Is lamb Scotland’s forgotten meat?

The  Staff Canteen

The Staff Canteen

Editor 29th October 2014

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QMSS_4C The Staff Canteen spoke to the Scottish Blackface Sheep Breeders’ Association’s promotions manager Aileen McFadzean about hill farmers, pedigree ram lambs and providing British consumers with quality assured Scottish Blackface Scotch Lamb PGI. Scottish Blackface sheep (also known as Blackies), are the most numerous pure breed in Britain accounting for over 1.7 million ewes, representing 11% of the British pure-bred flock (source: 2003 breed survey) and an estimated 25% of breeding ewes in Scotland. They have a growing following of admirers and advocates throughout the UK, all of whom champion Blackface Lamb for producing meat that is succulent, tender and flavoursome. QMS PICS SNWF 021 “The Blackface is an iconic breed and I think lamb is sadly too often over looked in Scotland where beef consumption dominates. In fact, lamb consumption in Scotland is less than half that of the rest of the UK,” said Aileen, who lives in Perth. “We always speak about Aberdeen Angus beef and Highland cattle, but lamb and sheep are the backbone of the whole economy in Scotland.  Our hill sheep farmers contribute a huge amount to the rural economy and lamb is such a wonderful product. My job is to promote it as branded Blackface lamb, not just lamb or even generic Scotch or British Lamb. Over 80% of Scotland’s agricultural area is covered by grass and rough grazing and much of this is unsuitable for arable crops, fruit and veg.  It is, however, perfect for hill sheep and their grazing is essential to the overall maintenance of the land.  A high percentage of Blackies are farmed in Scotland because they survive and thrive in these hills and that’s their main attribute - they can survive in places most other breeds can’t. Because the lambs are raised on the hills they are very slow maturing, so as a traditional breed, Blackface Lambs are born later in the season, usually in April and May, naturally mature during summer and autumn and, therefore, retain their flavour and succulence well into the New Year. Rearing Blackface sheep is a very traditional way of farming and a lot of farms are family-run by up to three generations. Aileen explained: “I was brought up with Blackface sheep and my brother and my uncles still have them. My husband and I finish some Blackface lambs and we supply them to the local butchers.” Picture 031 Aileen continued: “You have big flocks over a large area so it can take a week to gather them. Even though the farms are extensive and you have a few sheep over a lot of acres, it’s still a lot of work. “They roam on massive amounts of acres and they survive on heather and hill grass - that’s one of their main attributes.” She added: “It’s important within the hill farming industry that the tradition remains so these farms are managed to the best advantage.” This year’s sale of Blackie rams has just finished. Aileen says buyers were looking for a sheep with a good square body, a tight skin and bright eyes and good black and white colours. She said: “The passion and the enthusiasm for the Blackface breed was shown this year when one of the top pedigree ram lambs made £100,000 for further breeding – a breed record.”  This however, was an exceptional price for an exceptionally fine example of the breed.  A bit like buying a thoroughbred stallion – this ram will be used as a stud animal for around 6 years.  His progeny, which will eventually run to hundreds, will ensure that his excellent conformation and blood lines will influence the breed for years to come. The older ewes are sold off to low ground farms where they are crossed to produce a sheep called the Scotch Mule. That’s one thing Blackface sheep are famous for, being the mother of the Scotch Mule. Aileen said: “Scotch Mules are also one of the main breeds of sheep in Scotland, they are crossed with a terminal sire to produce your most commercial, finished lamb.” QMS PICS SNWF 010 Right now the hill farmers will be bringing their ewe’s in off the hills and putting them into batches in preparation for the rams going out.  They’ll also be given health checks and all this falls in line with the standards set out by the Quality Meat Scotland farm assurance scheme. Farm assurance was pioneered 25 years ago in Scotland with the introduction of Farm Assured Scotch Lamb in 1990 and full chain assurance now covers every aspect of husbandry and welfare including traceability, production methods, transport, medicine and feeding. Aileen said: “The quality assurance scheme gives the public the reassurance that every part of the chain is up to a high standard.” It is important these standards don’t drop as Blackface lamb can be found on the menus of top London restaurants including The Ivy, Fergus Henderson's St. John and Rowley Leigh's Cafe des Anglais. Aileen wants more chefs to get to know the breed and she’s keen to encourage them to know where all of their produce comes from. She said: “I think there is a great opportunity there for restaurants and chefs to make sure they are getting something which is locally produced. They should meet the farmer and see the product and how it has been reared and finished. Then they know exactly what they are supplying the customer.” Check out some QMS lamb recipes - Loin, neck and kidney of Scotch Lamb, garden kale, home cured pancetta, horseradish crème fraiche Scotch Lamb fillet, braised chicory wrapped in parma ham, pearl barley, gremolata Roast Loin of Young Spring Scotch Lamb by Tyron Ellul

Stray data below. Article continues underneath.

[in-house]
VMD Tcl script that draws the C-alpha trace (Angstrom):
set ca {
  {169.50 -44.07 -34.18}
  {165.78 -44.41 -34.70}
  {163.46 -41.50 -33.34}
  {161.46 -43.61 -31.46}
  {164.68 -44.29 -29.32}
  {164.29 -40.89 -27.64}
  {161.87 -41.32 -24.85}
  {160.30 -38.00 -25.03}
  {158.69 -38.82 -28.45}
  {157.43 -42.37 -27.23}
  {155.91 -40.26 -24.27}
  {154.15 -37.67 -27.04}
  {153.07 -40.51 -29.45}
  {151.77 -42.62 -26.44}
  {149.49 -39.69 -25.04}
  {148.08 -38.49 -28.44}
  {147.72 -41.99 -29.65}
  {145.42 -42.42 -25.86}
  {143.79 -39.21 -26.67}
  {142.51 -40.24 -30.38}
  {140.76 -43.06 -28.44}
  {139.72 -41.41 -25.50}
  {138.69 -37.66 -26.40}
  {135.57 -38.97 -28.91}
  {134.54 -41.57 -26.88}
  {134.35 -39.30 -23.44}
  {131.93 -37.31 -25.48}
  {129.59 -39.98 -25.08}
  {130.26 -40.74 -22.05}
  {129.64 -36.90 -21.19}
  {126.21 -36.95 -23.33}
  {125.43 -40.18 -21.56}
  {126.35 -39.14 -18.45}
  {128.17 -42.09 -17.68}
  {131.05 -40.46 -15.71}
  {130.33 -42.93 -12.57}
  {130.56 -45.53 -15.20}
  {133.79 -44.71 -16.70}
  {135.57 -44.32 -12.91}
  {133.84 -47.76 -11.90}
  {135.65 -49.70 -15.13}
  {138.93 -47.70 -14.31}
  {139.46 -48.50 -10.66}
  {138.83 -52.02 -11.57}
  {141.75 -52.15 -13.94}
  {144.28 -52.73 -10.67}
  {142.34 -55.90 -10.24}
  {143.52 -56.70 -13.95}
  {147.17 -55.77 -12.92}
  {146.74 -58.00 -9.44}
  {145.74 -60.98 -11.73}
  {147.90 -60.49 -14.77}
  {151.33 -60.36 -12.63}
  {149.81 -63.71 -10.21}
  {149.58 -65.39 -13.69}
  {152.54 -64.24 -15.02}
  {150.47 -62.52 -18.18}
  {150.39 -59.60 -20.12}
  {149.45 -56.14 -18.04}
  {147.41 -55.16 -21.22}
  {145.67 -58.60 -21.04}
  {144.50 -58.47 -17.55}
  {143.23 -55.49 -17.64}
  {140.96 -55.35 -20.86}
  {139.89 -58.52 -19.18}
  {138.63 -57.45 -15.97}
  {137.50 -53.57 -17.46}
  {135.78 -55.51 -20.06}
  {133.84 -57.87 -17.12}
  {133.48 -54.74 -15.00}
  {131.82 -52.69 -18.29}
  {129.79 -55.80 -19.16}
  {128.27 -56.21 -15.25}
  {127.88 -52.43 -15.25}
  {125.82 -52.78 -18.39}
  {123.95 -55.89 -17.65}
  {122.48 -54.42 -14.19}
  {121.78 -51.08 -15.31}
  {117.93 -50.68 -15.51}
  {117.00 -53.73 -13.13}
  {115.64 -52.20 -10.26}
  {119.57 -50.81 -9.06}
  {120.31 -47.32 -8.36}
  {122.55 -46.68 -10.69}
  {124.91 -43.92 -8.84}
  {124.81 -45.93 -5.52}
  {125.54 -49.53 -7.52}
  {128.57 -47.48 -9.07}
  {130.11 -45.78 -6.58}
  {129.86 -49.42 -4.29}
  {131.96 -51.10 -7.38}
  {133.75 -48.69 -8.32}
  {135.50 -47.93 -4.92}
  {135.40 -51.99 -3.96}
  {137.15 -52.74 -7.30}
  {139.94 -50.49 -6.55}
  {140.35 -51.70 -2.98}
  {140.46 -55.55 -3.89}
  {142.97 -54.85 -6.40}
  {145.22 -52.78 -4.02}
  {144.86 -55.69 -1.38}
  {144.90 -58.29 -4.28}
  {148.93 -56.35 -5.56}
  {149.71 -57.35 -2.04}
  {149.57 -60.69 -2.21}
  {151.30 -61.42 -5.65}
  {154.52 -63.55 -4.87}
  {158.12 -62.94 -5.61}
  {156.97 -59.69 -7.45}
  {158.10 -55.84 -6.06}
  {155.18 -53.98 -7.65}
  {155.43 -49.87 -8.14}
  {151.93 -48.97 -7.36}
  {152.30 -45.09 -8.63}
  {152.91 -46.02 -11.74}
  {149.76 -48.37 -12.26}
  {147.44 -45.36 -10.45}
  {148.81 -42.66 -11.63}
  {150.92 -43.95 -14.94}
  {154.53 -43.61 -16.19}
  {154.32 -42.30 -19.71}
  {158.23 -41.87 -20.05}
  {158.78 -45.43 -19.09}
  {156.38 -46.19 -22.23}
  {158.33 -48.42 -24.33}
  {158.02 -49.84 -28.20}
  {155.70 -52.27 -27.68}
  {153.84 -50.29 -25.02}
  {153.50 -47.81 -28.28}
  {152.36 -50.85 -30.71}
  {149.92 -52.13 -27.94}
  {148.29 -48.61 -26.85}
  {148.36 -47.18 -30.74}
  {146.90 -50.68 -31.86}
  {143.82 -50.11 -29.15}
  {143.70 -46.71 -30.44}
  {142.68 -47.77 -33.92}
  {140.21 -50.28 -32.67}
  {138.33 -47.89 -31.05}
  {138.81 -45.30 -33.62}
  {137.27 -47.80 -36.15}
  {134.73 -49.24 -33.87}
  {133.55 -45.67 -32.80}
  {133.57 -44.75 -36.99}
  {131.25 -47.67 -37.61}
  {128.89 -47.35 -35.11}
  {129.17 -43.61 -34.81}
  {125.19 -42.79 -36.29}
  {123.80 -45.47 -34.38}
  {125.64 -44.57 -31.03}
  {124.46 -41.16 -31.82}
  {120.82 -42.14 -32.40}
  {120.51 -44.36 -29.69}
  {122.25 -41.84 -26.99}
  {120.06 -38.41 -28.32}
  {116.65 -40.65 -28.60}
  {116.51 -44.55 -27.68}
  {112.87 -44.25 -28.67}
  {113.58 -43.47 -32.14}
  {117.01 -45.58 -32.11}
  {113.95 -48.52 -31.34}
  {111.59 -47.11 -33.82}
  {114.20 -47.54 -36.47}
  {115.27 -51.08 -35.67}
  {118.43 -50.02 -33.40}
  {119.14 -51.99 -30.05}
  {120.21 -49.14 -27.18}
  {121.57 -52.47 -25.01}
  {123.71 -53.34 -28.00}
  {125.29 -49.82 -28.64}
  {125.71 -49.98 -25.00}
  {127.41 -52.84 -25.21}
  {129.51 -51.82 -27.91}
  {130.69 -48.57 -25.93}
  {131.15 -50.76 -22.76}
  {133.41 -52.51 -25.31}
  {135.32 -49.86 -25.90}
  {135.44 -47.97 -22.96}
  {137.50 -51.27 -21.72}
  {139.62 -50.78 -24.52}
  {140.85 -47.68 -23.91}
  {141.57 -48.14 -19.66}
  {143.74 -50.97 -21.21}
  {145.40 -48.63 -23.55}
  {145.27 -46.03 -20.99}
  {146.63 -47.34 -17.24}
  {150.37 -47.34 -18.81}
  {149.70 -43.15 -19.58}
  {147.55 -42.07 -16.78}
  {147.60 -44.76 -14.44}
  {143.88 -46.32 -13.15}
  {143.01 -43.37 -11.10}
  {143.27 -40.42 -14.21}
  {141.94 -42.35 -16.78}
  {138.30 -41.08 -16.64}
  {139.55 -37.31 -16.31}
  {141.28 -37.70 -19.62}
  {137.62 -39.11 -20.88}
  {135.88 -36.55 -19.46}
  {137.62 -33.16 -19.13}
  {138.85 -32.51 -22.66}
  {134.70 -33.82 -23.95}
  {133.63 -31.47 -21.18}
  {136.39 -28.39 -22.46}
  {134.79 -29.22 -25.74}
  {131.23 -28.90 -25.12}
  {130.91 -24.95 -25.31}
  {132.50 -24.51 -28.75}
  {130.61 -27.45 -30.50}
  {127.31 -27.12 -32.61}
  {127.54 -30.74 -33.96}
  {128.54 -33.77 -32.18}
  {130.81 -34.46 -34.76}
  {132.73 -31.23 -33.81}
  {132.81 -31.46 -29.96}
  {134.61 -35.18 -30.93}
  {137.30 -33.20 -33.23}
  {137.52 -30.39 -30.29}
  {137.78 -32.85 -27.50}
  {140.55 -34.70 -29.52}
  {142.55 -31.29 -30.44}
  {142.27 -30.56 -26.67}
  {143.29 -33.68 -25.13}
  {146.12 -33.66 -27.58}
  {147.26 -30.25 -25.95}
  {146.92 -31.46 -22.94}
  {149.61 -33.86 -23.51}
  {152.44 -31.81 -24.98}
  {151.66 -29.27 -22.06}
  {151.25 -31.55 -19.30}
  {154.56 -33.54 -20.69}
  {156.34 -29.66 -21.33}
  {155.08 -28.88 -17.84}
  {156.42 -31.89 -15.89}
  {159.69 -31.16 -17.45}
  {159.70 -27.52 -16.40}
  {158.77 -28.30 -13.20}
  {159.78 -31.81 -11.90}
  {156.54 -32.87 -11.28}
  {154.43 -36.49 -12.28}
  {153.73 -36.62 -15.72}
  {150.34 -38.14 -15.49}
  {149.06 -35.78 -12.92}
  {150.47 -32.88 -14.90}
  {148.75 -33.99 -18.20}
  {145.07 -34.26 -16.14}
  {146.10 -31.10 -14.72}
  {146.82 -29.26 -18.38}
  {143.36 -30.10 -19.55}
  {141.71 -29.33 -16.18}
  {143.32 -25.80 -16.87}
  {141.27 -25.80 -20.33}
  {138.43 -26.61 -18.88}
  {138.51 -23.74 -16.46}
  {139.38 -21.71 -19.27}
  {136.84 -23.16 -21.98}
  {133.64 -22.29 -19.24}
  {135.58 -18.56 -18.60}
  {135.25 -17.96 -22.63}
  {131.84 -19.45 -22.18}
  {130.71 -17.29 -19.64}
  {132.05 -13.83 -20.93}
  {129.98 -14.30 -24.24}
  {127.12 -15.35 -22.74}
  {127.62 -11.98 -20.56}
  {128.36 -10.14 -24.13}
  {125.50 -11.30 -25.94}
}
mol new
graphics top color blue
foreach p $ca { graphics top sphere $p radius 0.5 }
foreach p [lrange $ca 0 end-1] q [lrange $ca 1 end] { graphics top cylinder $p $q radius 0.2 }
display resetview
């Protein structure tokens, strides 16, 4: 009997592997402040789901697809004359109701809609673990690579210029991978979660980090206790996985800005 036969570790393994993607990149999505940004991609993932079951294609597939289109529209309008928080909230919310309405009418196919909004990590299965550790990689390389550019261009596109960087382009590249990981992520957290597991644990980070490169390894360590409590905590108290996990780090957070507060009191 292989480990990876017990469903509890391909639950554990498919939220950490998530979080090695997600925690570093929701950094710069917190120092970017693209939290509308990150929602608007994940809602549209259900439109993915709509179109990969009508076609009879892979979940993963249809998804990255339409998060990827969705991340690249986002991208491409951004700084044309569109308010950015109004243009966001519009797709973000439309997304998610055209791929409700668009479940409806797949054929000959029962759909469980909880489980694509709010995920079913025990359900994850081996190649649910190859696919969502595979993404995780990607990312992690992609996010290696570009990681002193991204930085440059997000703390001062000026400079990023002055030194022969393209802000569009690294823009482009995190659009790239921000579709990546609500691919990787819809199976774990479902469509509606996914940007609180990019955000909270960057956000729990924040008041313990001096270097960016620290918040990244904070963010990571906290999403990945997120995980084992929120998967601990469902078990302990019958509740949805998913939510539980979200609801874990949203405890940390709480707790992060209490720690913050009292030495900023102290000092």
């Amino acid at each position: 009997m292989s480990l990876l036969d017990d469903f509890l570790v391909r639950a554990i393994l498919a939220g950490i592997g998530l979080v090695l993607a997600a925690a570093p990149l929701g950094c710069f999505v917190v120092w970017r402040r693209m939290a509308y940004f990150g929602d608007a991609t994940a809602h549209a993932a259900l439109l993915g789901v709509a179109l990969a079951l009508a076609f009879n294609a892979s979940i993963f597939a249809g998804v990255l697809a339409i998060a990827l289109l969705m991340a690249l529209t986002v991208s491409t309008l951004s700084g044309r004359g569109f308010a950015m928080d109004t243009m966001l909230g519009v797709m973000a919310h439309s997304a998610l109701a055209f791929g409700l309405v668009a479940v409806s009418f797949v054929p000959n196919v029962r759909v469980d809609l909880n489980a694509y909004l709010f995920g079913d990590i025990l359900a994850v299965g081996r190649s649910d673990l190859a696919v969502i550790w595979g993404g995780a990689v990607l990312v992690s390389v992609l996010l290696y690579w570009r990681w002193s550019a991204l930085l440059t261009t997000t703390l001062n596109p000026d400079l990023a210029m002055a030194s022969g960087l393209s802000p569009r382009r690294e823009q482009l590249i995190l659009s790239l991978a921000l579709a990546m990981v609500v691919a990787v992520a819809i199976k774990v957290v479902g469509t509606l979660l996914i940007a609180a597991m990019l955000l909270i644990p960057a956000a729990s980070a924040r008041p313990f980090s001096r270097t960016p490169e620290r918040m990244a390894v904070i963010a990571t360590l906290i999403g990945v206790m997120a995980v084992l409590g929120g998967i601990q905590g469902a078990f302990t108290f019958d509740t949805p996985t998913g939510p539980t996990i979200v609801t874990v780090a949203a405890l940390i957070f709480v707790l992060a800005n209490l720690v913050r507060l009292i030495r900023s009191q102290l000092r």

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The  Staff Canteen

The Staff Canteen

Editor 29th October 2014

Is lamb Scotland’s forgotten meat?